Prof. Stefan Debener

Stefan DebenerNeuropsychology Lab
Department of Psychology
University of Oldenburg, Germany

Stefan Debener studied Psychology at Technical University in Berlin from 1989 to 1996. In 2001 he received his PhD from the Technical University of Dresden. Following a post-doc at the Institute of Neurophysiology at Hamburg Eppendorf University Medical School (supervisor Prof. Andreas Engel) he became a senior clinical scientist in Southampton, UK, working at the MRC Institute of Hearing Research. In 2008 he accepted a call to Jena University Medical School and became head of the Biomag Centre. He moved to Oldenburg in 2009, where he has a chair in Psychology and is head of the Neuropsychology Lab.

EEG to take away: Towards a mobile brain-computer interface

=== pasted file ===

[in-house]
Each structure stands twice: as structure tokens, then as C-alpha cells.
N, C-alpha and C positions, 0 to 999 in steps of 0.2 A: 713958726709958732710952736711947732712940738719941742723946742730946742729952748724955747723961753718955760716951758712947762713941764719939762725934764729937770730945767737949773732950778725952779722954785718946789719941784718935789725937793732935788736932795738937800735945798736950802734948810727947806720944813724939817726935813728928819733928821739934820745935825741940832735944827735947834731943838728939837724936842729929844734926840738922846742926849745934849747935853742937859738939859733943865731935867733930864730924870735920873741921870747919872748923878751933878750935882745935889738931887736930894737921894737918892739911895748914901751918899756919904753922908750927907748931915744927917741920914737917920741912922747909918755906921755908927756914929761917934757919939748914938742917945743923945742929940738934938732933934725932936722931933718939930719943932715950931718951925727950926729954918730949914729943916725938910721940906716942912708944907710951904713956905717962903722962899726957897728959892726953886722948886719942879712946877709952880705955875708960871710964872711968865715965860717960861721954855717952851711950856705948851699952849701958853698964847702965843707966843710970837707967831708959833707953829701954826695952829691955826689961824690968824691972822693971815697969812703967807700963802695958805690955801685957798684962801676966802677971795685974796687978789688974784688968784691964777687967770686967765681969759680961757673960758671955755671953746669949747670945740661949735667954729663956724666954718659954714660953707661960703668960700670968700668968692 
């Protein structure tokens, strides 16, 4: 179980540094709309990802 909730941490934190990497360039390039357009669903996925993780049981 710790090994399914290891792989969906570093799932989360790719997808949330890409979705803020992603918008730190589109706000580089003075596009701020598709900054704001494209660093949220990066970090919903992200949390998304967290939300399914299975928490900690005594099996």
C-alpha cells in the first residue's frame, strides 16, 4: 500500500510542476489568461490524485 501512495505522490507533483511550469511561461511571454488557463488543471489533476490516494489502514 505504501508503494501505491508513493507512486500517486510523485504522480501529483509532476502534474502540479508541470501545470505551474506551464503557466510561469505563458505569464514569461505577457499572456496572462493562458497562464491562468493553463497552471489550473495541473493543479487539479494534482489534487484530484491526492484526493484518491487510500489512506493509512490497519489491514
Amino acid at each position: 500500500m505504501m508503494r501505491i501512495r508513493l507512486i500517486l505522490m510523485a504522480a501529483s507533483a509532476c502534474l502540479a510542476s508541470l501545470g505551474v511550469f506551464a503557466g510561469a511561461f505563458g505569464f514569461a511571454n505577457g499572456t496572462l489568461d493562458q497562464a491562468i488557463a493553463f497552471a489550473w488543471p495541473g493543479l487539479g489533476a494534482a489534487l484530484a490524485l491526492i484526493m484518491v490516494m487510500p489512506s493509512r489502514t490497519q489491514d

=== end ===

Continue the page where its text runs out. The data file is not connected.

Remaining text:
Established methods for the non-invasive study of human brain function require that participants avoid gross movements during signal acquisition. This poses a severe problem for neuroscience research investigating brain-behavior relationships: unrestricted behavior is not well tolerated during recording. Aiming towards overcoming this limitation we developed a small, wireless, light-weighted and fully head-mounted electroencephalography (EEG) system. I will present two studies demonstrating that the recording of brain activity is possible while participants are engaged in daily-life activities. Using a simple auditory attention task we found that the most prominent response of the brain to attended sounds, the P300 event-related potential, can be detected on a single-trial level. Differences between seated and active outdoors walking conditions reflect different cognitive demands rather than differences in EEG signal quality. The results suggest that a mobile brain-computer interface (BCI) is feasible. However, one of several remaining concerns is the need for the use of an EEG electrodes cap, compromising potential daily-life applications. To tackle this issue we explore the value of miniaturized EEG electrodes. By placing mini EEG electrodes at rather unusual location, such as the outer ear canal, it may become possible to develop a near-invisible EEG acquisition, thereby improving the practicability of a mobile BCI